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Thought for the Day: Milk After Meat -- Doubt About How Long It Has Been

I was once spending Shabbos with some good friends (whom we had just met... they really did become good friends, though).  I went to make a cup of coffee for myself, took a mug and... "Aaagh!  Don't do that! Those mugs are fleishig!!", exclaimed my hostess.  "That's ok, I just want coffee.", I replied.  "Aaagh!  Right!  Those mugs are fleishig!!"  After some back and forth we finally communicated; I don't put milk in my coffee, never have, tried it once and didn't even like it.  A gift from my Dad, alav ha'shalom.  My hostess, however, thought "coffee without milk" was like "bread without flour".

For those of you who do drink milk in your coffee, though, here's a cute question: You finished your cholent 12:30-ish, it's now 6:15-ish and you really, really want a cup of coffee.  You are not certain when you finished your cholent, it really could have been 12:15, but you know with certainty that you finished your cholent by 12:30.  Do you really have to wait, or is there room for "safeik d'rabanan l'kula"?  After all, the issur d'oraisa is only to cook meat and milk together; d'oraisa you could even drink a milkshake with your cold cut sandwich.

One kicker... davar sh'yeish lo matirin/a substance that will become permissible in the near-ish future.  The classic example of which is an egg laid on Yom Tov after Shabbos.  The gemara has a four way machlokes about why that egg is assur on Yom Tov, but assur it is.  Suppose that egg gets cracked and its contents gets mixed with more than 60 times its volume of permissible egg goo -- oh heck!  make it more than 1,000 times its volume; it doesn't really matter, because it never becomes batel.  Why not?  Because it will be 100% (not 1000%... there's no such thing) permissible after Yom Tov anyway, so Chazal said rather than relying on bitul, just wait.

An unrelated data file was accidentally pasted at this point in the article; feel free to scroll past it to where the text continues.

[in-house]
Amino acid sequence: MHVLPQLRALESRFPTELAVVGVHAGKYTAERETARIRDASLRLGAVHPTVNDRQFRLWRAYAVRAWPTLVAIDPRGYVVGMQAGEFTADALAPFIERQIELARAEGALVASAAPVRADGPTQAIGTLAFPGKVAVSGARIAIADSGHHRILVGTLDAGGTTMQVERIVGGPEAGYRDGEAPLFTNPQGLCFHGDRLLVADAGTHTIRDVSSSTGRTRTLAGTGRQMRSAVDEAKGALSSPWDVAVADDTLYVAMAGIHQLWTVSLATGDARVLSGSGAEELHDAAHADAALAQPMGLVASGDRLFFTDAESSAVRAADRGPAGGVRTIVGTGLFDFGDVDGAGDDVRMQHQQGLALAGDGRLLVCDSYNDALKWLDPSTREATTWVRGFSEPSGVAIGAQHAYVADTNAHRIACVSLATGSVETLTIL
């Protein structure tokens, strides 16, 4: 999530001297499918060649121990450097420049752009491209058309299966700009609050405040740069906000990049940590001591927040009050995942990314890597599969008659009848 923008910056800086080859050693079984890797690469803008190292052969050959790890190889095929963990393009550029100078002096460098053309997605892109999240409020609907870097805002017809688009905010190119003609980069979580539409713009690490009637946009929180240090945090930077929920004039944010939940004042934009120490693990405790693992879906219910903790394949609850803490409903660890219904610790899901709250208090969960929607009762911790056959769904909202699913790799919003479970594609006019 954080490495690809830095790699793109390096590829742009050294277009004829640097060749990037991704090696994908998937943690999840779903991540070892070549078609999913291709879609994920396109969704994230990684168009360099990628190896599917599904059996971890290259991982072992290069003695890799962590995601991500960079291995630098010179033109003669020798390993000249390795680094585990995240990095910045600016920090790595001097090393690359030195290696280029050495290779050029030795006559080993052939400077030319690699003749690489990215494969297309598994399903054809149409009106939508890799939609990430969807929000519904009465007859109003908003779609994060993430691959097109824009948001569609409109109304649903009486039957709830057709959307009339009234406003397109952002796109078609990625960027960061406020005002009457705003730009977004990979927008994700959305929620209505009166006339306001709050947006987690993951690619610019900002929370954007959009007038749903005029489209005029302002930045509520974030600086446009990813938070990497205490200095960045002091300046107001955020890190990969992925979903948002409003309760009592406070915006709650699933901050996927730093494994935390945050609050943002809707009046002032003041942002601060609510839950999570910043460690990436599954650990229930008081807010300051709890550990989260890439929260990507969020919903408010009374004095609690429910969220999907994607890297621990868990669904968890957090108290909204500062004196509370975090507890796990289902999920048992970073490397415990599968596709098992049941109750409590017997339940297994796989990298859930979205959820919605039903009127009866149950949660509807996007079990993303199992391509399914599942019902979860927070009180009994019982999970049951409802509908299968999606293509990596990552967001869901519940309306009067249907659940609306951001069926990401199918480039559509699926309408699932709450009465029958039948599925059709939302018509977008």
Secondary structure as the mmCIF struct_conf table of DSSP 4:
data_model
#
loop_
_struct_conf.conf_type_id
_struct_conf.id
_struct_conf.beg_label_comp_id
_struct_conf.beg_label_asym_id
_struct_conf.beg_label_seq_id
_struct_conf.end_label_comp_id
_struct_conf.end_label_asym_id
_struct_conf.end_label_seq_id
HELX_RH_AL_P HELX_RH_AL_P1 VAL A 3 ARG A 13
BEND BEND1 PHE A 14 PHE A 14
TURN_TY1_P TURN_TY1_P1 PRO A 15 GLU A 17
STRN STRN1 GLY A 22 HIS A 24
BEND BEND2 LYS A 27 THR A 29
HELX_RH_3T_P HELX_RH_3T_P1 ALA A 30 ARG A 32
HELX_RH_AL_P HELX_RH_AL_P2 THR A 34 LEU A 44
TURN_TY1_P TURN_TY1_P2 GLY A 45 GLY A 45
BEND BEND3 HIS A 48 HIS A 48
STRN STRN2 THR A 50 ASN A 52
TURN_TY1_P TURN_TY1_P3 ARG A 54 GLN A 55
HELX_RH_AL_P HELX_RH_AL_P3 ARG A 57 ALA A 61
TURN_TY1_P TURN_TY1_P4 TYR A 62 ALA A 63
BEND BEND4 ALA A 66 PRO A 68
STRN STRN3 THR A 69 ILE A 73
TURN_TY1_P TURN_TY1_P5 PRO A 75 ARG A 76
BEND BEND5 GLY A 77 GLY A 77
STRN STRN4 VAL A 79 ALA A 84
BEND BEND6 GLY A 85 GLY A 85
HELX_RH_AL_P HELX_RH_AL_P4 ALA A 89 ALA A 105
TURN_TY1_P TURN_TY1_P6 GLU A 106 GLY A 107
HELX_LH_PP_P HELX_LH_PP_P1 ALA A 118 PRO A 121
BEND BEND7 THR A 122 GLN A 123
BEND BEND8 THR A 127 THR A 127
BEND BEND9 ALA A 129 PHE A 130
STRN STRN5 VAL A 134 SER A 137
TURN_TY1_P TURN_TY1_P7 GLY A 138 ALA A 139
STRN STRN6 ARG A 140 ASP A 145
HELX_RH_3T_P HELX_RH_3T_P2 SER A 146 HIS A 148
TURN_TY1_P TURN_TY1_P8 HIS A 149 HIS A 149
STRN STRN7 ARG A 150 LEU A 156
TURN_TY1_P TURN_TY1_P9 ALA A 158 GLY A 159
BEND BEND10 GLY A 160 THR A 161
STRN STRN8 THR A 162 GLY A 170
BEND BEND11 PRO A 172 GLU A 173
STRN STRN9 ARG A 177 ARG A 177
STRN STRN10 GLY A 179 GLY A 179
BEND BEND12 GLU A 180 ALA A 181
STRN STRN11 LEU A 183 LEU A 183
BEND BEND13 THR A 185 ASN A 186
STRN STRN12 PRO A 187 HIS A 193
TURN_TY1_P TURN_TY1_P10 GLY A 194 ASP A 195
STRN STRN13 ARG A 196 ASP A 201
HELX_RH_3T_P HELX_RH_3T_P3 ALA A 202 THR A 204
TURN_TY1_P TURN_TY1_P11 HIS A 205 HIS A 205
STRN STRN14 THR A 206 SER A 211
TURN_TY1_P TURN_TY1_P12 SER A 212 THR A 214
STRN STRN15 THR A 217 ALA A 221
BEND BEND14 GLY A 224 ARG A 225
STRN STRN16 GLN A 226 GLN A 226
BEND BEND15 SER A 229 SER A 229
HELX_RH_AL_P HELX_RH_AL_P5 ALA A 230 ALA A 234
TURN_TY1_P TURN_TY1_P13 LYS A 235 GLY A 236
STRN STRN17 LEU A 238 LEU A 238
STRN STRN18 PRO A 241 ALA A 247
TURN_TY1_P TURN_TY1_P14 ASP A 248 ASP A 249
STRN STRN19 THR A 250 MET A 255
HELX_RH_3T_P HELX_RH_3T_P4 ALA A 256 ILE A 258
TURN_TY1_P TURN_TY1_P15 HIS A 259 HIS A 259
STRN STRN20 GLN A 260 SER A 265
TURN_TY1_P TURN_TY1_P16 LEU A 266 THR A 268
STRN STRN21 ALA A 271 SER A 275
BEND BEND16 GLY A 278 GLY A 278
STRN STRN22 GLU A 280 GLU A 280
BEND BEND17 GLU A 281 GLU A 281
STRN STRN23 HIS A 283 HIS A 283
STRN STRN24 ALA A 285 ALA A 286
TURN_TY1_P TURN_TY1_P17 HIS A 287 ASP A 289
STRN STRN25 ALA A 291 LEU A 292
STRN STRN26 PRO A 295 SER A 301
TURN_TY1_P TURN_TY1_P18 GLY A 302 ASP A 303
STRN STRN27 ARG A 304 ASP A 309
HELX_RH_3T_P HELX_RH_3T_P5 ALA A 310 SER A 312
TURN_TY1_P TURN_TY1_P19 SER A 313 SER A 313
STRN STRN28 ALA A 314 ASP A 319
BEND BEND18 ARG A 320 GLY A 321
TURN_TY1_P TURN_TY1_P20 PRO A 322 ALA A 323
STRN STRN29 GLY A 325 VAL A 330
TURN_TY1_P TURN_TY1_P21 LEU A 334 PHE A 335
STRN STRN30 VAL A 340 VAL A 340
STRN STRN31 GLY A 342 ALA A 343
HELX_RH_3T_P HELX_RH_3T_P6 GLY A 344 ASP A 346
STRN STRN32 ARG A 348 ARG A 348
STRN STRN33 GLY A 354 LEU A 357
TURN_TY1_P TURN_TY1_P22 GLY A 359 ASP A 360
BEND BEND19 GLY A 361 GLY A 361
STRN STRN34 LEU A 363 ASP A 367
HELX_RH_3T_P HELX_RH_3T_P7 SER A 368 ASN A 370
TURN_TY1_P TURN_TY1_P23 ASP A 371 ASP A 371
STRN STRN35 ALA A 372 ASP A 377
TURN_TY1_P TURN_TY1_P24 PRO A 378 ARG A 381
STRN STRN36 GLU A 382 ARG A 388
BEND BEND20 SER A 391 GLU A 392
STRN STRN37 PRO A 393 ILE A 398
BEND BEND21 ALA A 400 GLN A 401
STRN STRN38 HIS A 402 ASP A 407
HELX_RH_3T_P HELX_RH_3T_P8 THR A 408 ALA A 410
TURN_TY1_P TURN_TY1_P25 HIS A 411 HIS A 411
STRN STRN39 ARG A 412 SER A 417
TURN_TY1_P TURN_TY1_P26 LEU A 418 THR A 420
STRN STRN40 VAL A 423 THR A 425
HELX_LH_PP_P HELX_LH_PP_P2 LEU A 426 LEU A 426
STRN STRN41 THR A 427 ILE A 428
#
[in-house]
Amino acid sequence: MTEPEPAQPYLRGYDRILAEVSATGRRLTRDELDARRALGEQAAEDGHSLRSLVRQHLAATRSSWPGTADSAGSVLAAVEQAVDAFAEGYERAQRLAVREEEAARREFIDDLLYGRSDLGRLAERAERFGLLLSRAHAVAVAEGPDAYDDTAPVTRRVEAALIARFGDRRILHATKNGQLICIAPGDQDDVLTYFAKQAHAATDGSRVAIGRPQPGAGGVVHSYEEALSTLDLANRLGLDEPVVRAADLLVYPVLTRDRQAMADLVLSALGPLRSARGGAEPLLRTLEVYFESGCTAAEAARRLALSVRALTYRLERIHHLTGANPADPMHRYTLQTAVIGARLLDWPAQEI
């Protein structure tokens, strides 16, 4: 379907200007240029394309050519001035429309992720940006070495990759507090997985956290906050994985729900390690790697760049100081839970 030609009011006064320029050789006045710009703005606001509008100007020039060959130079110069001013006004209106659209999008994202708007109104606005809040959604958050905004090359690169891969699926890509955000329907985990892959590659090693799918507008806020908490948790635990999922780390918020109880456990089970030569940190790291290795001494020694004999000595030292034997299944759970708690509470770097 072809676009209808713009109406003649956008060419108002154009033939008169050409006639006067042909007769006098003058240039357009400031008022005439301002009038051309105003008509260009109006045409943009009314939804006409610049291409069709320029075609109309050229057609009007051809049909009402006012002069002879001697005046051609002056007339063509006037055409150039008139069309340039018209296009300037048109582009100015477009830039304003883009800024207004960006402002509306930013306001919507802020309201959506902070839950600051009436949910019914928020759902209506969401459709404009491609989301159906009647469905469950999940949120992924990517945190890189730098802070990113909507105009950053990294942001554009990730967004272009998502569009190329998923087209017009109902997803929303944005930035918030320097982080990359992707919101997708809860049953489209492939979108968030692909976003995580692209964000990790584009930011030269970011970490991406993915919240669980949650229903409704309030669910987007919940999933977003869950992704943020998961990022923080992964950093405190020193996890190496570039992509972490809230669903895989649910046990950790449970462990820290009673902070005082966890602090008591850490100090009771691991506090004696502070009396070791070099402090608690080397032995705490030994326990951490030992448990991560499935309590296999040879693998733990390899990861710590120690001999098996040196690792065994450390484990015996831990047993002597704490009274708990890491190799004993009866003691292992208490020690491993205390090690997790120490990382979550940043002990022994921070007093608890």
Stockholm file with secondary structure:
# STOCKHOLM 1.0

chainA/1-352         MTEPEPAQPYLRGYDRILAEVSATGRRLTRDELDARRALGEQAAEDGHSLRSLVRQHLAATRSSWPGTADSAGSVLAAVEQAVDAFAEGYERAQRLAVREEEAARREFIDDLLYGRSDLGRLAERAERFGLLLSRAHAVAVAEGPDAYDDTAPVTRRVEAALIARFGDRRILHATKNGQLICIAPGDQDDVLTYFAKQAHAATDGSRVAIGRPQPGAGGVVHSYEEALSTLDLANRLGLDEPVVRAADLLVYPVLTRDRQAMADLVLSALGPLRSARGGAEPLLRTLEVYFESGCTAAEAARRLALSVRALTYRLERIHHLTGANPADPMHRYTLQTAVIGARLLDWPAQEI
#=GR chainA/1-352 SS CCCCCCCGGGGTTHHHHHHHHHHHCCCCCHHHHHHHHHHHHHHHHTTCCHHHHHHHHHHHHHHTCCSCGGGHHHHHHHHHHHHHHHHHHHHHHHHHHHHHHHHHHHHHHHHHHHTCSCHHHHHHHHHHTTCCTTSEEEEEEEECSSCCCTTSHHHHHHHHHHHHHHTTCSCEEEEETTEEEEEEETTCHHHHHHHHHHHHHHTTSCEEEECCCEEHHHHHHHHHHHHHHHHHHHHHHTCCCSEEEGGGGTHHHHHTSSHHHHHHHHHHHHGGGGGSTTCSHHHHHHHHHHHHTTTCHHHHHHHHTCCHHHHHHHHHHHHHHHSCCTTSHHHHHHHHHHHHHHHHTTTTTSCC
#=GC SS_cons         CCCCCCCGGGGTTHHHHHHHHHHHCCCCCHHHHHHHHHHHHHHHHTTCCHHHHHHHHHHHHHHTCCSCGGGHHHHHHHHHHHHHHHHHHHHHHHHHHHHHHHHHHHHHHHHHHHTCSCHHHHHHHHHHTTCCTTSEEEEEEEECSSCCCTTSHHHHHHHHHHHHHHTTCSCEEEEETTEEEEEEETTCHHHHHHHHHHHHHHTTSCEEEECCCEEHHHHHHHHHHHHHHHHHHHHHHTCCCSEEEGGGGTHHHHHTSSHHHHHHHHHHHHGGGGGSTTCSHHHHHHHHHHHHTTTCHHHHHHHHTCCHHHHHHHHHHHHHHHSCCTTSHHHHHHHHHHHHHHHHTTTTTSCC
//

Based on that reasoning, some want to say that you also need to wait for your coffee with milk.  After all, in 15 minutes it will definitely be permissible to drink, so why rely on safek?  Others say there is a big difference in the two situations.  In the case of the egg, it is the egg itself that is currently assur to eat.  In the case of the milky coffee, on the other hand, it is you (the would be consumer) that is not allowed the drink that particular concoction; the concoction itself, on the other hand, is perfectly permissible (for those of you who like milk in your coffee, which I don't; in case I haven't been clear about that).  How do we pasken?  Listen to R' Fuerst.

I would tell you, but I am having too much fun sipping my pareve coffee watching you sweating whether you need to wait or not.

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